The food is cafeteria – buffet style, home style cooking and inexpensive. I’m a really picky eater and I love to eat there.

After lunch, it was back to the library for serious research. As expected, more people had appeared, but there was no problem finding a seat, accessing a computer or using a microfilm reader.

Monday is the “easiest” day of RootsTech week for me, as the FHL closes at 5:00 that day. That leaves time for a relaxing dinner and some serious retail therapy at City Creek Mall, which is beautiful.

It also leaves time in the evening to regroup, review my research list and get a good night’s sleep. Tomorrow is a much longer day, as the library is open until 9:00 and the only breaks will be meals. Not to worry, though, that just toughens one up for RootsTech itself, which opens on Wednesday.

Preparing for Double Rs – Research and RootsTech 2017

RootsTech 2017 is almost here – it’s just over three weeks away and I am ready! This will be my 4th visit to RootsTech, but maybe my 30th (or more) visit to the Family History Library, which is pretty good, I think, since I lived in California or Arizona all that time. I just can’t go to Salt Lake without making time somewhere to visit the library.

I always recommend having one’s ducks in a row long before walking through the library doors. How do I do it? Here is a list I first published in 2015, with a few updates, so I see no need to reinvent the wheel.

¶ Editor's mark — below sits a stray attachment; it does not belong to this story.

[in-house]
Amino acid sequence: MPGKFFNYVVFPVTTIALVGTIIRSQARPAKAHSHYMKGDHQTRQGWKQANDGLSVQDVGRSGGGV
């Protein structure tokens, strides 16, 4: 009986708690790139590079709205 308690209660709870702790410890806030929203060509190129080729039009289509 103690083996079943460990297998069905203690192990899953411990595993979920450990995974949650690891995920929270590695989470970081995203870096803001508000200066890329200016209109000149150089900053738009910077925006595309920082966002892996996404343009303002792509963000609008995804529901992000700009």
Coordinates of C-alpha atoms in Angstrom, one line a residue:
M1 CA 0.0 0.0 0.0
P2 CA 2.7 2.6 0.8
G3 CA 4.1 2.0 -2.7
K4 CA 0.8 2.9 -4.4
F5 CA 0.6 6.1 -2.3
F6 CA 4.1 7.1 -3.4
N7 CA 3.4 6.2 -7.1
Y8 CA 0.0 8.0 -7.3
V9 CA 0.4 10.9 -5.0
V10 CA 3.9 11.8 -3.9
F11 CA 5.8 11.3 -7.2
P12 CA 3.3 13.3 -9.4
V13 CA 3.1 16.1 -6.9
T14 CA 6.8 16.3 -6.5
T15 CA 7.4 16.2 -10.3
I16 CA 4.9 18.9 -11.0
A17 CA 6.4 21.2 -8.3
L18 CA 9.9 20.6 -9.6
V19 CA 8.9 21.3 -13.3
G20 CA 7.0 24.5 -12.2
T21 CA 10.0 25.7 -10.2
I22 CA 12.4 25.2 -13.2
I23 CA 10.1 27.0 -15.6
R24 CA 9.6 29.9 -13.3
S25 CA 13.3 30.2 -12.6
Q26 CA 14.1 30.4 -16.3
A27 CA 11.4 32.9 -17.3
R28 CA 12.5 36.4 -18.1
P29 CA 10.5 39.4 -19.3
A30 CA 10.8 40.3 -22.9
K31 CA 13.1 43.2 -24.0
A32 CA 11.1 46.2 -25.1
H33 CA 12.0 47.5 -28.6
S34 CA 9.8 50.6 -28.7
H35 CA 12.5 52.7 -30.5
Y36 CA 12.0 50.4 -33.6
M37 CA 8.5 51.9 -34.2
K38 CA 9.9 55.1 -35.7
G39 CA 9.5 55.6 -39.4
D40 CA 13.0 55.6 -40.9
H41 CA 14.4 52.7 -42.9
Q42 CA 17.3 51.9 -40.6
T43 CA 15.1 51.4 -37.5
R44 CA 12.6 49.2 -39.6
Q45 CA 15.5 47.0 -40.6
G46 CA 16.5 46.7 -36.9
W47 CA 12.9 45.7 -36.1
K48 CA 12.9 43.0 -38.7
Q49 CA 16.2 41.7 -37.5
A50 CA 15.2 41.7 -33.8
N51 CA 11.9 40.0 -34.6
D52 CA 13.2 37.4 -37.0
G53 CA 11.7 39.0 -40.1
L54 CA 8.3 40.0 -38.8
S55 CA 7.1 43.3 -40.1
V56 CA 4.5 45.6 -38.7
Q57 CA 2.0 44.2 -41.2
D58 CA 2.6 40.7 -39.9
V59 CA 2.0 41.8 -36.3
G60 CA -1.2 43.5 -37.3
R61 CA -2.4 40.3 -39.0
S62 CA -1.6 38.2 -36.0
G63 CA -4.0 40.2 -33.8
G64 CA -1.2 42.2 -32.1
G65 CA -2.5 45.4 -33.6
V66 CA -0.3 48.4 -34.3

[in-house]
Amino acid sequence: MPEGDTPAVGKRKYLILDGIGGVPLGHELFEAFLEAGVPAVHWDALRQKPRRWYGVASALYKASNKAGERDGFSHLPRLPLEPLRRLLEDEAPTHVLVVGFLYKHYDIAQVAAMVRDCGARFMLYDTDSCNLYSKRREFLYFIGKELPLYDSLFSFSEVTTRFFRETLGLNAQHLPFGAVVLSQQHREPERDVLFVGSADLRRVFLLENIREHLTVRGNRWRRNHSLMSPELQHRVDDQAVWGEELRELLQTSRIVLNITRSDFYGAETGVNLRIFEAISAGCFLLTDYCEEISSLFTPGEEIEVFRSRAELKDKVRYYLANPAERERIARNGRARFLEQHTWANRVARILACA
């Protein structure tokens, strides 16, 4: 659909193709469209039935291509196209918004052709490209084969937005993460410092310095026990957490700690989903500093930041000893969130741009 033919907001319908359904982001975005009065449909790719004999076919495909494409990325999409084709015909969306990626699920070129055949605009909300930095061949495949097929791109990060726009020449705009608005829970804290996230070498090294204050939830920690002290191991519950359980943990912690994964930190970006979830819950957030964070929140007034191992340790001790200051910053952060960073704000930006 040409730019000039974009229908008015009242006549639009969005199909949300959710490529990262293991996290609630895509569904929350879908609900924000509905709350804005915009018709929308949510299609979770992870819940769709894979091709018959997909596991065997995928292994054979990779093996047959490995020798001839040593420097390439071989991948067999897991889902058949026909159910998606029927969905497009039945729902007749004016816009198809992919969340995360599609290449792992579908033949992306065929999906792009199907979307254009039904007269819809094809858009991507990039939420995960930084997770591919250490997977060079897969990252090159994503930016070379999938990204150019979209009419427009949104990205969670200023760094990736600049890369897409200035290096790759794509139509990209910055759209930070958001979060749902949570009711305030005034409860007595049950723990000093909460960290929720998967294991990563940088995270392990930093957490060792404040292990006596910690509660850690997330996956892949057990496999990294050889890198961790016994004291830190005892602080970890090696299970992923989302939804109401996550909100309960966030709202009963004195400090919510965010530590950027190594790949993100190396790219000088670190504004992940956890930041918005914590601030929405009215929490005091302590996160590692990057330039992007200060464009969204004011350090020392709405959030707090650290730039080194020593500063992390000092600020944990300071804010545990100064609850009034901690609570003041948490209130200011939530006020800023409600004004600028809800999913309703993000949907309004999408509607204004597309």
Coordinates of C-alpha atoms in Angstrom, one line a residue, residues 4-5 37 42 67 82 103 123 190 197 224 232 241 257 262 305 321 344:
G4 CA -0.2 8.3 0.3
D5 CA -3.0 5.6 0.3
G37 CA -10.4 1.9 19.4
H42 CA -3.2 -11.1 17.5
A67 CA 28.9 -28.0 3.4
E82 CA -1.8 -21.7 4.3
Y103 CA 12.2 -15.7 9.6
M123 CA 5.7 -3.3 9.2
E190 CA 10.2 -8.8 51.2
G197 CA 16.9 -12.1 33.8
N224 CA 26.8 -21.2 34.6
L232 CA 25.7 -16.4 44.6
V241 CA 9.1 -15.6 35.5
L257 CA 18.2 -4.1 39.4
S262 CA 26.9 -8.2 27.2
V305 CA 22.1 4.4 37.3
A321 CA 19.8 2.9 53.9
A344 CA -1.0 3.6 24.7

1. Keep a running list of the items and call numbers you want to view in the library.

I began preparations for my next library visit as soon as I got home from RootsTech last February. How? By starting a running list of everything I wanted to view on my next library visit. I keep a pad of paper on a shelf behind my desk. Every time I am in the midst of researching a family and come across an item – book, film or library-only computer access – I add it on the “to do” list. I currently have 40 specific items on my list to view.

2. Just before I leave, I review my list. Have any books or films been digitized since I entered the title on my “to dos”? If so, and I can view it at home, I cross it off the list. Be aware that digitized books are no longer on the library shelves! Are any of my films in the Vault? If so, I need to make sure to request them as soon as I first enter the library so there is time for delivery and viewing before I leave. Is any item on the only-in-the-library computer access arena? If so, I try complete these items early in my visit so they don’t get overlooked.